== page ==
It's a bit of a trite thing to say, but there is a lot of unspoken things we convey through body language and other sense that you miss with digital communication. Have a look at Bina 48, a woman made robot currently "living" in a house in New York state. To what extent is Bina 48 a human or a robot? In the video in the link, how does the interviewer pick up her mistakes and "robot-ness" in the interview? I would say very quickly, and sometimes without even thinking. If you are speaking with someone and they so much as raise an eyebrow in a funny way it can instantly change the tone of the conversation. We've evolved this over thousands of years to learn these tiny clues - but where is evolution going to take us next in language and communication? 

Finally, I tried a little experiment this week. I was thinking about the digital human and all that this entailed; trying to think of an image to represent it as per the Flick challenge. I'd spent an hour online reading articles, watching the Week 3 videos; I'd been flipping between different social media sites and soaking up information. My mind was buzzing, and at its "buzziest" I took a picture of myslelf on my webcam. Well, I didn't look too buzzy  - I looked bored!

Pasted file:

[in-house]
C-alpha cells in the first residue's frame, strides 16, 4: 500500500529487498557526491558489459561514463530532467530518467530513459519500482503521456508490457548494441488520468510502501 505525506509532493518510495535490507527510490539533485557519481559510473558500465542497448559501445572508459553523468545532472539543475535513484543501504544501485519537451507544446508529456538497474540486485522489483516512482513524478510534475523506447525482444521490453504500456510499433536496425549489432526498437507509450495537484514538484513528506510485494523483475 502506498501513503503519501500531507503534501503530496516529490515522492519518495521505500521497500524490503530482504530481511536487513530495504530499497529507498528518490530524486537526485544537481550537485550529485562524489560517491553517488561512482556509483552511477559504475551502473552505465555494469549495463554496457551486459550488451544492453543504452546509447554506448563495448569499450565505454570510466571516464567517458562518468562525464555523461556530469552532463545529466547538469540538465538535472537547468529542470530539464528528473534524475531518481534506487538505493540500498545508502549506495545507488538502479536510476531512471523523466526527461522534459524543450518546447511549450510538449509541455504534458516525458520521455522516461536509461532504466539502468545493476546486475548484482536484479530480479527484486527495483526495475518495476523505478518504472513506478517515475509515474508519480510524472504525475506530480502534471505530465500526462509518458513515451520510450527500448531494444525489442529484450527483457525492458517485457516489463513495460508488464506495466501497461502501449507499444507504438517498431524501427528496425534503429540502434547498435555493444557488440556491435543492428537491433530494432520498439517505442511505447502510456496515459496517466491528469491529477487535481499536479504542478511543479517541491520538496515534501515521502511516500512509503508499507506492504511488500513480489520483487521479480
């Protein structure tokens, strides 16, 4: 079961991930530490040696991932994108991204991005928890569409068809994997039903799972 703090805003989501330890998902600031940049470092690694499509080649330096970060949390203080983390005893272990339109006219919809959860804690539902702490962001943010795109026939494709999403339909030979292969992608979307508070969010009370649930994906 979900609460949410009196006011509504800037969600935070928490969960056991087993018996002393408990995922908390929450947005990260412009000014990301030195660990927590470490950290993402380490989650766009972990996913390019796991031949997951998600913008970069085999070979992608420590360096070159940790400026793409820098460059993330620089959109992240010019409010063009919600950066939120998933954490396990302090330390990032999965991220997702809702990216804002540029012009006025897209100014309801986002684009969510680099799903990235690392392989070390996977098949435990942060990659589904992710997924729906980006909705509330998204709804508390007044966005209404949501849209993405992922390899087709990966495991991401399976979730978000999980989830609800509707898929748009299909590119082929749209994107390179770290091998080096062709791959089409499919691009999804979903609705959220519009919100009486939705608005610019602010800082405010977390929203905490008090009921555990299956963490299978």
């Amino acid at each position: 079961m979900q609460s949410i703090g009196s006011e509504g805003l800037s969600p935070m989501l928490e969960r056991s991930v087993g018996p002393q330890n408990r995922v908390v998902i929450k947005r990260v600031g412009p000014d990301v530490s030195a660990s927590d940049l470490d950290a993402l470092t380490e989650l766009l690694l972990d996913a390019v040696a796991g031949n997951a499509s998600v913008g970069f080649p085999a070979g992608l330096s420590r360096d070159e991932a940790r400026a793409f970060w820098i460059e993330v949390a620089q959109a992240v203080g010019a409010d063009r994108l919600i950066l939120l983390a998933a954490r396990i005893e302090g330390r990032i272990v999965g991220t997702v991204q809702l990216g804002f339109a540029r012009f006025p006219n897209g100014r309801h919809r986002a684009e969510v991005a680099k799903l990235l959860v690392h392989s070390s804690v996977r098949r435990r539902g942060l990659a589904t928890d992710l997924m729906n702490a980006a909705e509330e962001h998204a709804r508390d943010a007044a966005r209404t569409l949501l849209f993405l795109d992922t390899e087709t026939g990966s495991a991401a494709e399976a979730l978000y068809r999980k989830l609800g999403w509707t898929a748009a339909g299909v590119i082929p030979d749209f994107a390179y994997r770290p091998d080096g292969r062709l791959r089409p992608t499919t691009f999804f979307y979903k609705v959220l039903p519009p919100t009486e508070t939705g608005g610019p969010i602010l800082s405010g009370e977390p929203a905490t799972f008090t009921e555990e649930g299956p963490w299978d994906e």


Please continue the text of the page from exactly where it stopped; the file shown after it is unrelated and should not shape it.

I think my point with this was that on this course we've seen some visions of the future that are sleek, sophisticated, edgy and dramatic. But to my mind they miss out on what humans and life are really like. We drop things, make mistakes, get people's names jumbled up, do things like forget why we walked into the kitchen or stumble around confused if we hear an alarm beeping in a room but can't work out where the noise is coming from. Life is full of stupid, slapstick moments. Will that part of human life ever go away? As someone pointed out on Twitter last week, if in the future we are living in this slick world of glass, constantly looking at our amazing devices through our enhanced digital spectacles aren't we just going to keep bumping into each other all the time?